Heated shot

Heated shot or hot shot is round shot that is heated before firing from muzzle-loading cannons, for the purpose of setting fire to enemy warships, buildings, or equipment. The use of hot shot dates back centuries and only ceased when vessels armored with iron replaced wooden warships in the world's navies. It was a powerful weapon against wooden warships, where fire was always a hazard. Its use was mainly confined to shore batteries and forts, due to the need for a special furnace to heat the shot, and their use from a ship was in fact against Royal Navy regulations because they were so dangerous, although the American ship USS Constitution had a shot furnace installed for hot shot to be fired from her carronades.[1] The French Romaine-class frigates originally also featured the device, but they proved impractical, dangerous to the ships themselves, and were later discarded.[2]


The idea of setting fire to enemy warships can be traced back to the ancient world, where fire arrows and incendiary materials such as Greek fire were used. In 54 BC, heated clay balls were used by the Britons to attack Roman encampments, while in medieval siege warfare, catapults were used to hurl fire balls and other incendiaries into besieged castles and settlements.

  • The first successful use of heated shot fired from cannon was by King Stephen Bathory of Poland in 1579 against the Russians at Polotsk. From that time on the use of heated projectiles became increasingly important, especially against wooden warships of the period.
  • During the American Revolutionary War, American and French artillerymen destroyed the 44-gun British warship HMS Charon using heated shot during the Battle of Yorktown in 1781.[3]
  • In 1782, during the Great Siege of Gibraltar, French and Spanish forces attempted to use large floating batteries to bombard the British defenders. The batteries were of extremely heavy construction and were considered to be invincible. However, British artillery in Gibraltar used heated shot to destroy 3 of the 10 batteries, inflicting a loss of 719 crewmen. The remaining 7 were scuttled by the Spanish due to heavy damage.[4]
  • In 1792, the Austrian forces besieging Lille used heated shot against the city, which was described as a war crime by the French Republican press.[5]
  • In 1801, several days after the Battle of Algeciras Bay, two Spanish ships of the line exploded, killing near 1700 sailors. According to various sources, the fire that caused the explosions of both ships originated from heated shots fired by HMS Superb.[6][7]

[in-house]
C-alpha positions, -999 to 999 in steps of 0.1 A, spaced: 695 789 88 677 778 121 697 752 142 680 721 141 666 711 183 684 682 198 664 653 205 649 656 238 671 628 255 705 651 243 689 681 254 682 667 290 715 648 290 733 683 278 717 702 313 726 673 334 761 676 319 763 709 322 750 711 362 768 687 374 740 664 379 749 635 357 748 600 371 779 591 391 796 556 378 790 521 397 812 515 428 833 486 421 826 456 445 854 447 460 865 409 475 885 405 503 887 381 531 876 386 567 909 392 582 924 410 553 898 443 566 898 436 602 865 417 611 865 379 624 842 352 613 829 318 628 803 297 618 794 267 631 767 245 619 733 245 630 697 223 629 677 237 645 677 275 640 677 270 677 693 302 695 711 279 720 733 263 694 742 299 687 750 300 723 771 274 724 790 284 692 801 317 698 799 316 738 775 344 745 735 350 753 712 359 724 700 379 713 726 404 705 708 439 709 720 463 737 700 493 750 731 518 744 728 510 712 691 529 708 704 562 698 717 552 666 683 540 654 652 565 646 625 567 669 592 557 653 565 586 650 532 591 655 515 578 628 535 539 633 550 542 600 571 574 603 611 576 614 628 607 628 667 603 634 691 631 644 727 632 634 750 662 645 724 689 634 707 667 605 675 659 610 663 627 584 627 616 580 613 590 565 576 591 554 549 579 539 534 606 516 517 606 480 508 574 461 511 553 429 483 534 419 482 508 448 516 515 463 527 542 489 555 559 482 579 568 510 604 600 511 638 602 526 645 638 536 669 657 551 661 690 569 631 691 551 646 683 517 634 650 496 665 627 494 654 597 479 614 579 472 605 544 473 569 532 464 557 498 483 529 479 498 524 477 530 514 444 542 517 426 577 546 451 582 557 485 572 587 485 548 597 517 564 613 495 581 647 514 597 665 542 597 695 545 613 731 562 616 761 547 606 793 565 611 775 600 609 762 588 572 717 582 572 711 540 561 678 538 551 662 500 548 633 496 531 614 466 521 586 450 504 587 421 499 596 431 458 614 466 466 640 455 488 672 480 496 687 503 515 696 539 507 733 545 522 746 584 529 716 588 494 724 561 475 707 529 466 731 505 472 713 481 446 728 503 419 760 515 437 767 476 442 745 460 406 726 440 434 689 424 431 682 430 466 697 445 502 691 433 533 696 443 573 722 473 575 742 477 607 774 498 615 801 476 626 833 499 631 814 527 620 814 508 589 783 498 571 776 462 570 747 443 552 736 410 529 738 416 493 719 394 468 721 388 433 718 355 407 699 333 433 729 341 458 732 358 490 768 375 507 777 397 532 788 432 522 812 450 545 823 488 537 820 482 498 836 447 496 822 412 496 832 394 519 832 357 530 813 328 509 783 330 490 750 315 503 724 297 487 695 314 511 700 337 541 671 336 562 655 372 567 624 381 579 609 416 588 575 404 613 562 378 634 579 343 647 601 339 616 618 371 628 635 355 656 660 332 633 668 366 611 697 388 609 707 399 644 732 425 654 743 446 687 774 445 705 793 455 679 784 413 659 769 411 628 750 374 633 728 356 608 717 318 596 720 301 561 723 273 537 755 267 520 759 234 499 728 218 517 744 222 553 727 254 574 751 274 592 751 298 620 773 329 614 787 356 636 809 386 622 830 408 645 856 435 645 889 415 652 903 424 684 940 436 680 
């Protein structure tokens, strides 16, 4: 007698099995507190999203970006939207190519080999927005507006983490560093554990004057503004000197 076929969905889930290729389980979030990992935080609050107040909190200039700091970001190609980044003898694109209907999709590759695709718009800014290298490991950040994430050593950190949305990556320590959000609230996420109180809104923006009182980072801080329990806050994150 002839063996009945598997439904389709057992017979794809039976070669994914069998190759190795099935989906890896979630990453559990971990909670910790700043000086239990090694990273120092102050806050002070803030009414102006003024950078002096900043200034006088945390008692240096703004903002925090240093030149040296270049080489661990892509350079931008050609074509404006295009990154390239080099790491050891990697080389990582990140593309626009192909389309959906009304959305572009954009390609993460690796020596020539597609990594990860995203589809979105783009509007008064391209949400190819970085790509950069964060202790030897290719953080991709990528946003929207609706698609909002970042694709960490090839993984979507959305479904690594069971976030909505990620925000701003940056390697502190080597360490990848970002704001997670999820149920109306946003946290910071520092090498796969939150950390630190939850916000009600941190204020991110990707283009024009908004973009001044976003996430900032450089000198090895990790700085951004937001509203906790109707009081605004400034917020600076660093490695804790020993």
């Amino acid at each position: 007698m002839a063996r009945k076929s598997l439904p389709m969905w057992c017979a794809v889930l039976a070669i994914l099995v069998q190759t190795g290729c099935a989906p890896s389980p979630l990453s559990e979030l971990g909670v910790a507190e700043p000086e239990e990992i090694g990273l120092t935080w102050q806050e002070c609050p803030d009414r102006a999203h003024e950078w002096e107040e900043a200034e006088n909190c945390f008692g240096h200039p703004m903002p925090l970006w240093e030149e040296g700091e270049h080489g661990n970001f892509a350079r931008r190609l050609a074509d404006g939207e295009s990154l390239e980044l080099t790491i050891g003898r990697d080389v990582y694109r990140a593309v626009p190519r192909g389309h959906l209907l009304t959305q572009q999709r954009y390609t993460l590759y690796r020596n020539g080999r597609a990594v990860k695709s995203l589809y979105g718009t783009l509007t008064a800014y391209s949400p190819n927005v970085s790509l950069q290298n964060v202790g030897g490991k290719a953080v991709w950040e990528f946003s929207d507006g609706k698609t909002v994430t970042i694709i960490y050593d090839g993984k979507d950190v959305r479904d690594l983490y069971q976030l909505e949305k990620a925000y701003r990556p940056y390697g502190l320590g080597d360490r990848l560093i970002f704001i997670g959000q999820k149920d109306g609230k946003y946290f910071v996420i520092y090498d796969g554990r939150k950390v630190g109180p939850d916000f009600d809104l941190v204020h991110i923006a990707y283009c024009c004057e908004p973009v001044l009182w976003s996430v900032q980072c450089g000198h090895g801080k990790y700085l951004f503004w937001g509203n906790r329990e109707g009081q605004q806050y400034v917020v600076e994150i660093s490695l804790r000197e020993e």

• In 1817, the only Negro Fort in North America was obliterated when a heated shot (heated in a boat galley) landed in the Fort's powder magazine. The resulting explosion killed about 270 and wounded 30 others.[8]
  • One of the last significant uses of heated shot in naval warfare occurred in 1862, at the Battle of Hampton Roads, when the CSS Virginia used heated shot to great effect against USS Congress, setting her on fire.[9]


Hot shot furnaces

The original method of heating round shot was to cover them in the coals of a large wood fire, or heat them on metal grates placed over a fire pit. These time-consuming methods were improved by the French, who used specially-constructed furnaces to heat shot in their artillery batteries at the mouth of the Rhône River in 1794. The United States incorporated hot-shot furnaces into the design of coastal fortifications during the construction of the Second System of seacoast defenses just prior to the War of 1812. Colonel Jonathan Williams left his post as Commandant at the US Military Academy to build hot-shot furnace fortifications such as Castle Clinton and Castle Williams in New York Harbor during this period. When French engineer General Simon Bernard came to the US in 1816 to head the Board of Fortifications, for the construction of permanent forts to defend the US coastline, he introduced the idea of hot shot furnaces of the French pattern. The chain of US seacoast forts built between 1817 and the American Civil War, such as Fort Macon, subsequently had one or more hot shot furnaces included as part of their standard defenses.

A hot shot furnace was typically a free-standing brick structure with special iron racks and grates, varying in size according to the number of round shot they were to heat and the number of cannon they served – a large furnace might hold 60 or more round shot. They were commonly 6 to 8 feet (1.8 to 2.4 m) wide, and anything from 8 to 30 feet (2.4 to 9.1 m) in length. A brick chimney was situated at one end with a firebox located in the front or side of the opposite end. The interior of the furnace was lined with fire brick and had sloping iron rails sized to hold round shot. Cold round shots were placed in the furnace and allowed to roll down the inclined rails in rows. The first shots halted over the firebox at the low end and were heated "cherry red", approximately between 800 and 900 °C (1,470 and 1,650 °F). When they were removed, the next shots rolled down to take their place and be similarly heated. Care had to be taken not to overheat the shot, as any that were hotter than "cherry red" were likely to become misshapen, and jam in the bore of the gun.[10]